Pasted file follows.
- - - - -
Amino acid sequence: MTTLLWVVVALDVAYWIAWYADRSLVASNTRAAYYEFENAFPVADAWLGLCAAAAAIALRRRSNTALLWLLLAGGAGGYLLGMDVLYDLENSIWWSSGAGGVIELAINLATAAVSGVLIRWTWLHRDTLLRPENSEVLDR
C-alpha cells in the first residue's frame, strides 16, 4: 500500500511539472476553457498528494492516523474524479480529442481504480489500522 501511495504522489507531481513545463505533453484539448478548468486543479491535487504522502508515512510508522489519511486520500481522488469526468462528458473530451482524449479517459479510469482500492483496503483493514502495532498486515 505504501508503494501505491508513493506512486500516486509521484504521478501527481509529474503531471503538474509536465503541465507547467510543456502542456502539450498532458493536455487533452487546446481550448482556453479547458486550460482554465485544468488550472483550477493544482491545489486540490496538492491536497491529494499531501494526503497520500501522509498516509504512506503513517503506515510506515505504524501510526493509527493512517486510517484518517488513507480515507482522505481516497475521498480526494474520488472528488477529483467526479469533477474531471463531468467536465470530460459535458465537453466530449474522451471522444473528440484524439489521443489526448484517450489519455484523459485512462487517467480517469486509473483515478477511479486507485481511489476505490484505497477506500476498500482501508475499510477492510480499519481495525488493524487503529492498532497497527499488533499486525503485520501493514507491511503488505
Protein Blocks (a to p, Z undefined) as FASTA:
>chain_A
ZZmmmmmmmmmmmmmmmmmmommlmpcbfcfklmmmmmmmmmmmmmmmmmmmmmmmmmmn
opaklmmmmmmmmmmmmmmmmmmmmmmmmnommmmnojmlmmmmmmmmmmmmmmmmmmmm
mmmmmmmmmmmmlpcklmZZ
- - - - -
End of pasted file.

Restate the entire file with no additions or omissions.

Amino acid sequence: MTTLLWVVVALDVAYWIAWYADRSLVASNTRAAYYEFENAFPVADAWLGLCAAAAAIALRRRSNTALLWLLLAGGAGGYLLGMDVLYDLENSIWWSSGAGGVIELAINLATAAVSGVLIRWTWLHRDTLLRPENSEVLDR
C-alpha cells in the first residue's frame, strides 16, 4: 500500500511539472476553457498528494492516523474524479480529442481504480489500522 501511495504522489507531481513545463505533453484539448478548468486543479491535487504522502508515512510508522489519511486520500481522488469526468462528458473530451482524449479517459479510469482500492483496503483493514502495532498486515 505504501508503494501505491508513493506512486500516486509521484504521478501527481509529474503531471503538474509536465503541465507547467510543456502542456502539450498532458493536455487533452487546446481550448482556453479547458486550460482554465485544468488550472483550477493544482491545489486540490496538492491536497491529494499531501494526503497520500501522509498516509504512506503513517503506515510506515505504524501510526493509527493512517486510517484518517488513507480515507482522505481516497475521498480526494474520488472528488477529483467526479469533477474531471463531468467536465470530460459535458465537453466530449474522451471522444473528440484524439489521443489526448484517450489519455484523459485512462487517467480517469486509473483515478477511479486507485481511489476505490484505497477506500476498500482501508475499510477492510480499519481495525488493524487503529492498532497497527499488533499486525503485520501493514507491511503488505
Protein Blocks (a to p, Z undefined) as FASTA:
>chain_A
ZZmmmmmmmmmmmmmmmmmmommlmpcbfcfklmmmmmmmmmmmmmmmmmmmmmmmmmmn
opaklmmmmmmmmmmmmmmmmmmmmmmmmnommmmnojmlmmmmmmmmmmmmmmmmmmmm
mmmmmmmmmmmmlpcklmZZ